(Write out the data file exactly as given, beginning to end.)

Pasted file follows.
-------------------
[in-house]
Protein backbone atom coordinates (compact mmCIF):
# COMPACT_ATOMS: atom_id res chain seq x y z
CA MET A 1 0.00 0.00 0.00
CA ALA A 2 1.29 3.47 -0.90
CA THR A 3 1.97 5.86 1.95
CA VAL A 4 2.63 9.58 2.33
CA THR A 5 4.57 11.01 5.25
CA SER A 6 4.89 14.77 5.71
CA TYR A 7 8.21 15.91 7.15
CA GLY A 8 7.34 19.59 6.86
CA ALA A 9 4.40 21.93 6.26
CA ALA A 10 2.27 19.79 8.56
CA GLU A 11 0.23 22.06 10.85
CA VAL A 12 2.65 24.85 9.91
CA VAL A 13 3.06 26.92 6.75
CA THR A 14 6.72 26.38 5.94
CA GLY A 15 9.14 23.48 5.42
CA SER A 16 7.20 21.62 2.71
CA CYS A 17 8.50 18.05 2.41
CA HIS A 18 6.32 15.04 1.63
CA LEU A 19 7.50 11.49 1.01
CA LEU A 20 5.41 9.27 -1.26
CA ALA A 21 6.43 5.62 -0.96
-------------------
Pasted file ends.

[in-house]
Protein backbone atom coordinates (compact mmCIF):
# COMPACT_ATOMS: atom_id res chain seq x y z
CA MET A 1 0.00 0.00 0.00
CA ALA A 2 1.29 3.47 -0.90
CA THR A 3 1.97 5.86 1.95
CA VAL A 4 2.63 9.58 2.33
CA THR A 5 4.57 11.01 5.25
CA SER A 6 4.89 14.77 5.71
CA TYR A 7 8.21 15.91 7.15
CA GLY A 8 7.34 19.59 6.86
CA ALA A 9 4.40 21.93 6.26
CA ALA A 10 2.27 19.79 8.56
CA GLU A 11 0.23 22.06 10.85
CA VAL A 12 2.65 24.85 9.91
CA VAL A 13 3.06 26.92 6.75
CA THR A 14 6.72 26.38 5.94
CA GLY A 15 9.14 23.48 5.42
CA SER A 16 7.20 21.62 2.71
CA CYS A 17 8.50 18.05 2.41
CA HIS A 18 6.32 15.04 1.63
CA LEU A 19 7.50 11.49 1.01
CA LEU A 20 5.41 9.27 -1.26
CA ALA A 21 6.43 5.62 -0.96